Detox is the first and most integral step when it comes to addiction treatment. After years of abusing drugs and alcohol, you’ve finally made the life-altering decision to seek professional help. After all, addiction or a substance use disorder is a disease. It is chronic and progressive and can negatively impact all aspects of your life.
Unfortunately, the medical detox process is not easy. You will face many challenges, both physical and psychological in nature. Detox side effects can be uncomfortable and even potentially deadly. It is the fear of encountering these drug detox side effects that can keep people using their drug of choice well beyond the point of wanting to.
By receiving proper medical care at a professional medical detox, you can manage your detox side effects and make the withdrawal process as easy and safe as possible. With millions of people in active addiction throughout the world, you’re far from alone in this transition from substance abuse to sobriety. Read on to learn more about the withdrawal process, addiction, and what to expect from/how to manage detox side effects.
What is Addiction?
Addiction, officially known as a substance use disorder (SUD), is recognized as a disease by the Diagnostic and Statistical Manual of Mental Disorders (DSM-V). It is chronic and progressive, which means it can’t be cured and will worsen in severity over time. Certain criteria must be met to receive an official diagnosis by a medical professional. The criteria include:
- Taking a substance in a larger amount and for longer than intended
- Wanting to cut down or quit but not being able to do it
- Spending a lot of time obtaining the substance
- Craving or a strong desire to use the substance
- Repeatedly unable to carry out major obligations at work, school, or home due to substance use
- Continued use despite persistent or recurring social or interpersonal problems caused or made worse by substance use
- Stopping or reducing important social, occupational, or recreational activities due to substance use
- Recurrent use of the substance in physically hazardous situations
- Consistent use of the substance despite acknowledgment of persistent or recurrent physical or psychological difficulties from using the substance
- Tolerance as defined by either a need for markedly increased amounts to achieve intoxication or desired effect or markedly diminished effect with continued use of the same amount
- Withdrawal manifesting as either characteristic syndrome or the substance is used to avoid withdrawal
If you meet at least three of the above criteria, you meet the requirements for a substance use disorder diagnosis. It can range from mild (three of the above criteria), moderate (four to five of the above criteria), or severe (six to seven of the above criteria).
Upon receiving your official diagnosis, you may be ready to get help by means of addiction treatment. Although the disease of addiction cannot be cured, it is highly responsive to correct treatment. Detox is very important in order to deal with the impending withdrawal process.
What is the Withdrawal Process?
When it comes to having an addiction to drugs and/or alcohol, the issue runs deeper than the surface symptoms of financial, emotional, and relationship problems. The internal chemistry of your brain and body are impacted and often changed as a result of these substances entering your system.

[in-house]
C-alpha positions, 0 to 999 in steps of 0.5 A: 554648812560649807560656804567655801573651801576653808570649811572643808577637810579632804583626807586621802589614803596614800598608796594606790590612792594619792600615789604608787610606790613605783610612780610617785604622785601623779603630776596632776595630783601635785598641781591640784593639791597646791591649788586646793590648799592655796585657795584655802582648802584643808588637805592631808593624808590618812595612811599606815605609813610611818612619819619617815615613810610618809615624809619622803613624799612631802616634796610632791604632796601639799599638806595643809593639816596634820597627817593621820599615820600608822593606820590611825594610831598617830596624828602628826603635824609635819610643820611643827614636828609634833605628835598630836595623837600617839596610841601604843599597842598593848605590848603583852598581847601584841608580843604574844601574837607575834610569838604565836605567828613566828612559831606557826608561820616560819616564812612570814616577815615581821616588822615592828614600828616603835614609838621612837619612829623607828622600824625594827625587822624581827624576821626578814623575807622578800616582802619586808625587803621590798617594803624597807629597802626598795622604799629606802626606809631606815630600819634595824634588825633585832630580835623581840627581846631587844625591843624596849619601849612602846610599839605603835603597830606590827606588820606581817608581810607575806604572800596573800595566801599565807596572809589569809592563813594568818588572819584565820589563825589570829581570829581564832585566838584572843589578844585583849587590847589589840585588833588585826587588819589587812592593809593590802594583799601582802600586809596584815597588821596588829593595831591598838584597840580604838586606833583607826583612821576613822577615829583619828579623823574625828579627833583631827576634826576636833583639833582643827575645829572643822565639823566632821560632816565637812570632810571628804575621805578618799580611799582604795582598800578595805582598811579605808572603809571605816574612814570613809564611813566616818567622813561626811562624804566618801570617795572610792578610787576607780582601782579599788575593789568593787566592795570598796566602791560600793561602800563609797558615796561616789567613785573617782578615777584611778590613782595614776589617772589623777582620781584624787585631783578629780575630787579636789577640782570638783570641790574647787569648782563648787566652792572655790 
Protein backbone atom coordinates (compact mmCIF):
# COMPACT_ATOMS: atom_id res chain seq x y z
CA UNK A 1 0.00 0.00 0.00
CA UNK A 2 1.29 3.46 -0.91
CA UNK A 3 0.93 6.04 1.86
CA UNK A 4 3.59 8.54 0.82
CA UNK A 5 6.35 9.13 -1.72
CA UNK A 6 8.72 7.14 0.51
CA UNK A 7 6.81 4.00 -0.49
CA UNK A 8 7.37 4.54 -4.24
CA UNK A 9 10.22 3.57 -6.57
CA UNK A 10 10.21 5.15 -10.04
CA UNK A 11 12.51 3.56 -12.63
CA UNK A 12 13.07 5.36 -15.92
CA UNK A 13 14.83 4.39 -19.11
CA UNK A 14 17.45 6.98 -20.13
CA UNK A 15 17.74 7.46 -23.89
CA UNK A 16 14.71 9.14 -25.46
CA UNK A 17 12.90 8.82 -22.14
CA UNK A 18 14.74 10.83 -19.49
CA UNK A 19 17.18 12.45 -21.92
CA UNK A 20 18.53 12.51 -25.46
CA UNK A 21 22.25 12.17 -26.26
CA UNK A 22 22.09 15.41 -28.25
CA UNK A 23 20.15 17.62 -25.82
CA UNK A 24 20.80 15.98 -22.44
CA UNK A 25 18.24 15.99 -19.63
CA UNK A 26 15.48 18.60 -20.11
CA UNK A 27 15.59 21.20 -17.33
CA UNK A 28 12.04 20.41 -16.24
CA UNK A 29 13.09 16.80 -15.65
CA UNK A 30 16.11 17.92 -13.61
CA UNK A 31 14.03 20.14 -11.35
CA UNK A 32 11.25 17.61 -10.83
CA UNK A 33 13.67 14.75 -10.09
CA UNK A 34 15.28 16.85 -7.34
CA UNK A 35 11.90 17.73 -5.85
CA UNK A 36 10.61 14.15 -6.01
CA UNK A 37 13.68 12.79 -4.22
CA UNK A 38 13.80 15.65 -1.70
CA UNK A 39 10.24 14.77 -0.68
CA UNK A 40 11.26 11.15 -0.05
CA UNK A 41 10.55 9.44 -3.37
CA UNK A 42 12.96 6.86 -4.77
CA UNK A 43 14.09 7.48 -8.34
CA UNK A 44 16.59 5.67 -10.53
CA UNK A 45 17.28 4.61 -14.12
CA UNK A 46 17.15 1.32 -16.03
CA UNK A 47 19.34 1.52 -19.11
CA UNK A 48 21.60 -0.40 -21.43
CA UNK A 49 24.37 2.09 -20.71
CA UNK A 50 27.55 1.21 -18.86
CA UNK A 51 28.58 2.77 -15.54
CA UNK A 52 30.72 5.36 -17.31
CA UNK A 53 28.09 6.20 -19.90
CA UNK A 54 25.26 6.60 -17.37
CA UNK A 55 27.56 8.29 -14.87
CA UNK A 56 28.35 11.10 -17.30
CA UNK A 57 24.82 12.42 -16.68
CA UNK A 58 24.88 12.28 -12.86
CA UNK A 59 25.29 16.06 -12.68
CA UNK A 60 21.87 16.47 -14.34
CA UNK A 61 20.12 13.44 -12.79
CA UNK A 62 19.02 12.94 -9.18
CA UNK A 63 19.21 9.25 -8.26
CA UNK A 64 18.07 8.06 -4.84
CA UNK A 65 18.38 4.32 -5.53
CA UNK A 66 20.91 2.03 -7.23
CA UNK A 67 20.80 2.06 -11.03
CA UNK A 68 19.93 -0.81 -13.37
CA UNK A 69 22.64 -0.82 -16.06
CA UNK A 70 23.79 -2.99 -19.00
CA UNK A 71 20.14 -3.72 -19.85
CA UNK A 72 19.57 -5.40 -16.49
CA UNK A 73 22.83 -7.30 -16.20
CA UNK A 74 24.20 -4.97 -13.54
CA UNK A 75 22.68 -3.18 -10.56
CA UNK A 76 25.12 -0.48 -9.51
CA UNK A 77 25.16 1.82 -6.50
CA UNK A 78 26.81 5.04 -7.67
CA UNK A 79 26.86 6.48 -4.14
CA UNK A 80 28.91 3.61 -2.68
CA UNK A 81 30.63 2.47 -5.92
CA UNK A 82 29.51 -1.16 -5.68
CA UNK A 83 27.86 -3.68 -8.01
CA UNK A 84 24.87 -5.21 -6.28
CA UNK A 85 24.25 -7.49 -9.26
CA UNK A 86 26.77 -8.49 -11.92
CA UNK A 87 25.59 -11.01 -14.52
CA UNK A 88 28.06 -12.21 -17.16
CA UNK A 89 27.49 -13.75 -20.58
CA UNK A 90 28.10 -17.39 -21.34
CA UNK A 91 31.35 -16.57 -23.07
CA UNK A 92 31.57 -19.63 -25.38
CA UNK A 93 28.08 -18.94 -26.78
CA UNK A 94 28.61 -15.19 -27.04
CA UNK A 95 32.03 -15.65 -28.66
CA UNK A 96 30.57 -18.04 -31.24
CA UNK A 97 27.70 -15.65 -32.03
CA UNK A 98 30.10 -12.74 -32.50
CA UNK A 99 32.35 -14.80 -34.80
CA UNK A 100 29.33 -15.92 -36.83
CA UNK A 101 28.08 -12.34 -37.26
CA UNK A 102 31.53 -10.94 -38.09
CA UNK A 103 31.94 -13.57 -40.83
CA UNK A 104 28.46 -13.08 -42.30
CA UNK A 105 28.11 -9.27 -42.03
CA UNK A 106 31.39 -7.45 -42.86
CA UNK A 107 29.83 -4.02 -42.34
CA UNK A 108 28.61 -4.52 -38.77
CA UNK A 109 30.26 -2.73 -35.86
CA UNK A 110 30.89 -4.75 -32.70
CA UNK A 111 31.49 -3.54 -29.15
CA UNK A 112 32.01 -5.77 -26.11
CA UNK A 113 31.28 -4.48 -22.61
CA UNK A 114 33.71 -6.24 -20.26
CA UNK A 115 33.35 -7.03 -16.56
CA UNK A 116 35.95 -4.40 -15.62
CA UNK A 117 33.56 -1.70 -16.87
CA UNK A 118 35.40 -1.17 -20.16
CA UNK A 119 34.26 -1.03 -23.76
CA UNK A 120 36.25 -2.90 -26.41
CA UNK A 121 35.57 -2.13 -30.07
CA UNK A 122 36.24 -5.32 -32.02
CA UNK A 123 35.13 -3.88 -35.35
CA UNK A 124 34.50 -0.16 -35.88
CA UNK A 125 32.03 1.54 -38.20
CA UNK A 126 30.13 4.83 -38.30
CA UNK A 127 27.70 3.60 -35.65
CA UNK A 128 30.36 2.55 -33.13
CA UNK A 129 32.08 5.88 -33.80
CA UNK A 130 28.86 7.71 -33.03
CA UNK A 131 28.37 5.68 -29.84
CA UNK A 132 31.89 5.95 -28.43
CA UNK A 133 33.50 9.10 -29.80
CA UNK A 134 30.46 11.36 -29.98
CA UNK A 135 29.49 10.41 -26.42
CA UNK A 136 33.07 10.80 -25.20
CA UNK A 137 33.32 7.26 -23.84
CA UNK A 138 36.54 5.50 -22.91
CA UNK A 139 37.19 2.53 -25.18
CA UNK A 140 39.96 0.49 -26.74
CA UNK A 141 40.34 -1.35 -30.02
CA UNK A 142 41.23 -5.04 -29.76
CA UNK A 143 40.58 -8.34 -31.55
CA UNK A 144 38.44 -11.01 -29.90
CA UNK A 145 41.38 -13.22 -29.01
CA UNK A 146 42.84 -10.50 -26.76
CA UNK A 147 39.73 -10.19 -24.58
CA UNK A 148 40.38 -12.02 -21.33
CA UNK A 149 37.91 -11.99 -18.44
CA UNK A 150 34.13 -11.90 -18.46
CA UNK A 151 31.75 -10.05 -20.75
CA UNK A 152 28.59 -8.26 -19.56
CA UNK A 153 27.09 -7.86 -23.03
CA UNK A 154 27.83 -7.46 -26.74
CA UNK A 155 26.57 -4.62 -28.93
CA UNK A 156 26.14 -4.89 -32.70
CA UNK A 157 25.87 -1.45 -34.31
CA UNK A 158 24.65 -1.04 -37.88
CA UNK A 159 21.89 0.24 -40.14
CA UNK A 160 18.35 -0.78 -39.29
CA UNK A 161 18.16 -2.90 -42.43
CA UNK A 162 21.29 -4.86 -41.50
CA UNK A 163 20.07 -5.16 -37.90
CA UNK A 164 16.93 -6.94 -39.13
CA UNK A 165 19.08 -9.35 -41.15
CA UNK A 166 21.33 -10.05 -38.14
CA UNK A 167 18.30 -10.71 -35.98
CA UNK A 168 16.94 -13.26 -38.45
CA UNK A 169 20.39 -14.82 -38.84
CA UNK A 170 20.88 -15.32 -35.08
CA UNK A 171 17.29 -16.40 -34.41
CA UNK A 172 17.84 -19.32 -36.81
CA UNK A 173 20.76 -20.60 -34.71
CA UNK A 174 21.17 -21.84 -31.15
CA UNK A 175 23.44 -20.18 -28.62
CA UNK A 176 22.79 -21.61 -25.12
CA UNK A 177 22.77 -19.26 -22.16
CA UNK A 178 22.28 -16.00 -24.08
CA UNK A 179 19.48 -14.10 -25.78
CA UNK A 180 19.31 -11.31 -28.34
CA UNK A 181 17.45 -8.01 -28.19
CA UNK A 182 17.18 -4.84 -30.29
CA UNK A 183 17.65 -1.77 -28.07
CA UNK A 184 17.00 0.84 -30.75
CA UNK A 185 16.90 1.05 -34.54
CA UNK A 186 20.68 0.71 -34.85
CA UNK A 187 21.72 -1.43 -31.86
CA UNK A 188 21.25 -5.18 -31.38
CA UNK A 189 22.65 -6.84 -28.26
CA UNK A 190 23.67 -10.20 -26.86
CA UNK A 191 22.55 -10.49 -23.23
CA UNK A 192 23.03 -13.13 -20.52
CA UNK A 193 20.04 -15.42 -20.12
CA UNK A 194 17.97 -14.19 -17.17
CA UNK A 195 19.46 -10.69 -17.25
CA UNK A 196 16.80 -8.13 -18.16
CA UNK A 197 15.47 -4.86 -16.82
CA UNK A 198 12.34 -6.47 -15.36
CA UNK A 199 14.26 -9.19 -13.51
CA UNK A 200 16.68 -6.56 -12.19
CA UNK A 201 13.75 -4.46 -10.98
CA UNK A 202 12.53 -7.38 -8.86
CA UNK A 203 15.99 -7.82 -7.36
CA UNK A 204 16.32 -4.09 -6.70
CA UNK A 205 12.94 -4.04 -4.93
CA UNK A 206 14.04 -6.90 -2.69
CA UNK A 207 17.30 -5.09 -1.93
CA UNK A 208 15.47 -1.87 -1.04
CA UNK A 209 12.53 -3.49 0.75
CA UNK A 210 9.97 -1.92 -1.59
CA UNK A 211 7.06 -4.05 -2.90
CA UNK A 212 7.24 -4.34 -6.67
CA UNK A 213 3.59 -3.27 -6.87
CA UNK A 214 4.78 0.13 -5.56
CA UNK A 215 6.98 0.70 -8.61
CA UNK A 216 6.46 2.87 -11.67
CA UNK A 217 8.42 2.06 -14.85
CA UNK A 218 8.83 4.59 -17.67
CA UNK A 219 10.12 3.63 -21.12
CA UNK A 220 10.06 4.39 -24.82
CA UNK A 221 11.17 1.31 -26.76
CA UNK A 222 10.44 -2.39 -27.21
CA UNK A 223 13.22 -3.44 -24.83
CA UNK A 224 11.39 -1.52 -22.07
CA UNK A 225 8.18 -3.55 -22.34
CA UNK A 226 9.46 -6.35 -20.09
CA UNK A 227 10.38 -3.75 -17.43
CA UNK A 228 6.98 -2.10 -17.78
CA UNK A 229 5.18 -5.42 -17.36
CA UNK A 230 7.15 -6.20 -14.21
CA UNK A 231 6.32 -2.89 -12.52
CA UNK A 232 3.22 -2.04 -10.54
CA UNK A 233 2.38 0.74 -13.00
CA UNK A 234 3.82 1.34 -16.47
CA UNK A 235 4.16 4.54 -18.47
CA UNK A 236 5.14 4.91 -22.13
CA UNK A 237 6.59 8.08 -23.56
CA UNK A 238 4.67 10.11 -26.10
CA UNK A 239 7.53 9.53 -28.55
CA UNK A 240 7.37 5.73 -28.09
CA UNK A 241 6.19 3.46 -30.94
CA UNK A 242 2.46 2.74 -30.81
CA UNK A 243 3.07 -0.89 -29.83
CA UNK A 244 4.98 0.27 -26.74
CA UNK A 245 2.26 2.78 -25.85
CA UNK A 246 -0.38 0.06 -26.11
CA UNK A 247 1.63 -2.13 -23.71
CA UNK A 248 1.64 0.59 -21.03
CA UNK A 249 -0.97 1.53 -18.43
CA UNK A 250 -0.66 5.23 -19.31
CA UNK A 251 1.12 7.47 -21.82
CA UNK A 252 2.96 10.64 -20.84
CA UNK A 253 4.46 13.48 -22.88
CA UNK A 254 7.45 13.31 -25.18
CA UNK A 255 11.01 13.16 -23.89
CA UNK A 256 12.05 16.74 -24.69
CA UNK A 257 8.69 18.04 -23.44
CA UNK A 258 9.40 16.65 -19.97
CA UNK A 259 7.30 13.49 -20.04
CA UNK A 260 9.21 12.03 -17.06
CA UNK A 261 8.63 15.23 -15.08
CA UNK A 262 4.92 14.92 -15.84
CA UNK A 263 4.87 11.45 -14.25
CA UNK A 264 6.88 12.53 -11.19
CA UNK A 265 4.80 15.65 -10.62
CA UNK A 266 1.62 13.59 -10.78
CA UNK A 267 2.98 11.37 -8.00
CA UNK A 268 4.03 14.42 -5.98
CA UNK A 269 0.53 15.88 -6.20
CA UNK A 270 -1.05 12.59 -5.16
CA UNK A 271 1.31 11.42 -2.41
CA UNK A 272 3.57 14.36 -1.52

As you continually use and abuse these substances, the body gets acclimated to the presence of these drugs in your system. The brain will begin functioning differently. For example, if you abuse alcohol or benzodiazepines, the brain will change the way in which it produces the neurotransmitter GABA (gamma-aminobutyric acid).
If you attempt to simply just stop drinking or taking benzodiazepines cold turkey, you will begin to experience the withdrawal process. The withdrawal process is the onset of different physical and emotional symptoms that occur as the body and brain attempt to regulate themselves without the presence of the drugs in your system. This adjustment period will cause the body to encounter many uncomfortable, and sometimes dangerous, symptoms.
The withdrawal process for opioids is less severe than that of alcohol and benzos, but still presents multiple uncomfortable symptoms. Sometimes, the withdrawal process can be so severe that people who have an addiction feel unable to continue on and return to their drug of choice to stop the withdrawals.
These detox side effects can be managed by medical professionals. By attending a medical detox, your drug detox side effects and alcohol detox side effects can be treated using different detox medications and other addiction therapies.
Detox side effects can cause a major upset in your daily routine. These different symptoms will cause some severe emotional and physical maladies that can be debilitating. Besides the overall discomfort of detox side effects, as mentioned previously, the results of these symptoms can be deadly.
Each drug, whether prescription or illicit, presents a different withdrawal process. If you’re using more than one type of drug at a given time, known as polydrug use, your situation is even more variable. This is why attending a medical detox is so crucial.
Detox works by helping you manage your detox side effects effectively and safely. Each medical detox facility is fully staffed by a medical and clinical team. Since your personal experience relating to the withdrawal process is unique, you require an individualized detox plan to be successful in addiction treatment.
When you admit into medical detox, whether you undergo detox hospitalization or private detox, you’ll initially be seen by the medical team who’ll assess your drug use and overall physical health. Since certain underlying conditions may play a role in the withdrawal process, it’s important to take a look at every aspect of your physical health rather than simply the substance you’ve been abusing.
Once the assessment is completed, the medical team will implement a personalized detox plan that will address your detox side effects. This type of treatment plan will usually include a variety of different prescription detox medications as well as certain therapies designed to help you combat the psychological aspect of the withdrawal process.
Detox is important because, throughout your stay at the facility, you’ll be under 24-7 medical surveillance. This means throughout the course of each day, your vitals and progress will be monitored in order to track your progress and health.